The containership orderbook as a percentage of fleet capacity is closing in on the 20% mark, having only broached double figures last October.
Box shipping’s vessel orderbook-to-fleet ratio had steadily decreased from 30% in 2010 to 8.8% at the end of Q3 last year, the lowest figure recorded this century. Since then orders have piled in with Clarkson Research Services reporting the ratio stands at 17.6% today. With big names such as Cosco, Hapag-Lloyd and HMM all rumoured to be readying more orders in the coming months, the 20% figure is likely to be crossed. Only the LNG sector has a higher ratio – at 23%.
In terms of delivery schedules, planning departments at liners around the world will need to brace for an extraordinary 2023 when the the vast majority of the ships now on order will start operating. Indeed, 2023 is shaping up as a year with more boxship deliveries in teu terms than any other in the near 70-year history of containerisation.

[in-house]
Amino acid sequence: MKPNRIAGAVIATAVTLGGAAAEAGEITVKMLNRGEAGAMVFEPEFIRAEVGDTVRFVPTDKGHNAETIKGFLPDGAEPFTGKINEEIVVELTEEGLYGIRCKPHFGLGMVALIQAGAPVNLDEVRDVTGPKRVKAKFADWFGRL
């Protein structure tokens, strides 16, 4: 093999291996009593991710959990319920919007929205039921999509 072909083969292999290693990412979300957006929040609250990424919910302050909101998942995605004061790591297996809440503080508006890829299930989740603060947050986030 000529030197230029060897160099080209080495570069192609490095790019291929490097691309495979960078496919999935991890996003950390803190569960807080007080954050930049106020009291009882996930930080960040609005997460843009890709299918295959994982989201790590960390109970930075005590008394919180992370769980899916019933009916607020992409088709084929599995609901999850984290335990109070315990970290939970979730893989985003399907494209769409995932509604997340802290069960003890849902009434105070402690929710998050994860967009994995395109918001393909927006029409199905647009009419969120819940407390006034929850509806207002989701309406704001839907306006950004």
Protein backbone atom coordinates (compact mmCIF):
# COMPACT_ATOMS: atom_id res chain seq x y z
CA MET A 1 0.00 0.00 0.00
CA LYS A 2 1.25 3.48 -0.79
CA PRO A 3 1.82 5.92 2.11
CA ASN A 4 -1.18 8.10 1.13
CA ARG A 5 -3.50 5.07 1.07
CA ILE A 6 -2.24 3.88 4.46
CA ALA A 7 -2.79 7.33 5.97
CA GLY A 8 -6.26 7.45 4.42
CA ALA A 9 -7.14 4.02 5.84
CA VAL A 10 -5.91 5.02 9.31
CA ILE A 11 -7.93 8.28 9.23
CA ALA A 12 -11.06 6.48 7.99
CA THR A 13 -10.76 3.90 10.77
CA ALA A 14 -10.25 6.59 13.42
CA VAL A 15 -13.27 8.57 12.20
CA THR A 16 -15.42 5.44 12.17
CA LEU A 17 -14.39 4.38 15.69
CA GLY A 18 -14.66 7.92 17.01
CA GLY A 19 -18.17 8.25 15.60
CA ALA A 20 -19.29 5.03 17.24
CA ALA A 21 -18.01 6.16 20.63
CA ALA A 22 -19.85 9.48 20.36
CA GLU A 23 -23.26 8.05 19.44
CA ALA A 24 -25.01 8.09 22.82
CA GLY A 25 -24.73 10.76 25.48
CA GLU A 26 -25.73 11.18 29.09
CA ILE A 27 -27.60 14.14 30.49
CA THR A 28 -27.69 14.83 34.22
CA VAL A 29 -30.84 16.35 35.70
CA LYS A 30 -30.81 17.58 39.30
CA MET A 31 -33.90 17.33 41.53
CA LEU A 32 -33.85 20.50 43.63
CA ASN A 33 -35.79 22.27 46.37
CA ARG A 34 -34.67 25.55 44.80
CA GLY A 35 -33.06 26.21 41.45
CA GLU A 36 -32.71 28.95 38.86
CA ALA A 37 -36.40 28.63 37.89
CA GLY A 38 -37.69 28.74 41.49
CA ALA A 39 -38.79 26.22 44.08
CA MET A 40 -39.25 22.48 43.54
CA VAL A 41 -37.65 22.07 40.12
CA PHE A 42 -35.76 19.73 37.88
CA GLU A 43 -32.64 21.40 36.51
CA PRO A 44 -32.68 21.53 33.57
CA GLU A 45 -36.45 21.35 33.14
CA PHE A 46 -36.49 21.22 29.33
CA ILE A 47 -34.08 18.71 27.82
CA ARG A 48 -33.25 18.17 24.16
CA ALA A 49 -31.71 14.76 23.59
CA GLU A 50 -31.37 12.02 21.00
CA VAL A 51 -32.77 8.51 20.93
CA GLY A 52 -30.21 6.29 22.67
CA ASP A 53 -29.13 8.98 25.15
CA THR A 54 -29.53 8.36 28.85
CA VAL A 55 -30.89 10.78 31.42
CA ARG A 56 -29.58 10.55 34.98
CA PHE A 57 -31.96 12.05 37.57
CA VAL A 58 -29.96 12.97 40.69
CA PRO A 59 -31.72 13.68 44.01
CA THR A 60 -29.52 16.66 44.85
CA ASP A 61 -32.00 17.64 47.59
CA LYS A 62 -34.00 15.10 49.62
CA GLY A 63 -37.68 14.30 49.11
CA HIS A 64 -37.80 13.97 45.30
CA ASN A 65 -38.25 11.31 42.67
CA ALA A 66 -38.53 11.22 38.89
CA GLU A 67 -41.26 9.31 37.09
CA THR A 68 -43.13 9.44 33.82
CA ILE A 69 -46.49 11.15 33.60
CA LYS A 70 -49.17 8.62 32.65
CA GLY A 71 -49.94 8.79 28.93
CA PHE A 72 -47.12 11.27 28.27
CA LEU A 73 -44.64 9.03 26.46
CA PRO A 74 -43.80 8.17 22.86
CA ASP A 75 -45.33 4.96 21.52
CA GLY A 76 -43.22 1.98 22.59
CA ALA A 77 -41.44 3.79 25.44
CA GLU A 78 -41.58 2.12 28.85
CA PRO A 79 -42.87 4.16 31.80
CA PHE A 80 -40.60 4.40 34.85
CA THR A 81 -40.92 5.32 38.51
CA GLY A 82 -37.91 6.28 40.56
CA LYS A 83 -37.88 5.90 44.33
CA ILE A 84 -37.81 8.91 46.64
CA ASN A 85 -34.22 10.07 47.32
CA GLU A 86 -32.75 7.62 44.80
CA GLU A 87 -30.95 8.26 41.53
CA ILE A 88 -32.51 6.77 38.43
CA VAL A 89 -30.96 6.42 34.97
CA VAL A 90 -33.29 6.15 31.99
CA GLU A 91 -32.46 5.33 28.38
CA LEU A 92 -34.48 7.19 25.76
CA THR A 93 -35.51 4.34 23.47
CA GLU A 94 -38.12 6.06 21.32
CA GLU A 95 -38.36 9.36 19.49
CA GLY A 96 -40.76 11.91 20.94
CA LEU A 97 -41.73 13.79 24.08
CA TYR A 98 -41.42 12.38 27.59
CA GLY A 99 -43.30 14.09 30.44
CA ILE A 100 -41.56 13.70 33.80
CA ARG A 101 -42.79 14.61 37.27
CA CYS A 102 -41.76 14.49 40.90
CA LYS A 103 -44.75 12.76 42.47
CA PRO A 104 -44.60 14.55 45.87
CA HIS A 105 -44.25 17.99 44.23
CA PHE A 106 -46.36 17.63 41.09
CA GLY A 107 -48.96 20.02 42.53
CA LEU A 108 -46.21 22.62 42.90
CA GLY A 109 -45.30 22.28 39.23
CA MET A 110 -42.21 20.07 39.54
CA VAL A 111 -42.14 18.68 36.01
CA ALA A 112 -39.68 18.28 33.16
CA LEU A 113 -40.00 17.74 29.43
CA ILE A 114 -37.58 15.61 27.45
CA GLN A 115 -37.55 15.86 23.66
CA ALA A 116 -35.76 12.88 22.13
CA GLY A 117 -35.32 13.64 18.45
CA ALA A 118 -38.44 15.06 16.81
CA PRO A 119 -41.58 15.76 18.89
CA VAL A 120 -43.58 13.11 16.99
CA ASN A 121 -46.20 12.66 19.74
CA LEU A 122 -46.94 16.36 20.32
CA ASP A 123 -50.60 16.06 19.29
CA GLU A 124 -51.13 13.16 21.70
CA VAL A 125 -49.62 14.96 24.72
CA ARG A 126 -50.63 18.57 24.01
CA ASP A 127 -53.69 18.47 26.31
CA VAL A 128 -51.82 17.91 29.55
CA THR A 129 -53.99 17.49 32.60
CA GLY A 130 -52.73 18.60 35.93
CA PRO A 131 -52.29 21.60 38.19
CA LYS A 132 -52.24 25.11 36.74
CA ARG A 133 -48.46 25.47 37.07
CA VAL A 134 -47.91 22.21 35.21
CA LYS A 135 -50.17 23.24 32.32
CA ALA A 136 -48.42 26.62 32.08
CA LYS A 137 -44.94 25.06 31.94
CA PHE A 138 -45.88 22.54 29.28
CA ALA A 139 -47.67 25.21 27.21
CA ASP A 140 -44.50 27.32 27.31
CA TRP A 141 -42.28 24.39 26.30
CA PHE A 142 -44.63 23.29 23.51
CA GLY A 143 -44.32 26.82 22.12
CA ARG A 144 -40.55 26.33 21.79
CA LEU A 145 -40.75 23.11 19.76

Ahead of that deluge, however, liners continue to bask in record territory.
Friday marked another new high in the container spot freight market, with the Shanghai Containerised Freight Index comprehensive index jumping 8% week-on-week to a record 3,343 points, and spot rates on the Shanghai to North Europe route rising 16% to a fresh all-time high of $5,438 per teu.
There were further gains in containership charter rates to amongst the highest levels ever recorded; 6-12 month charter rate for a 4,400 teu old panamax rose another 4% last week to $50,000 a day, on a par with peak levels seen in 2005. Both secondhand and newbuild box ship prices continue to rise.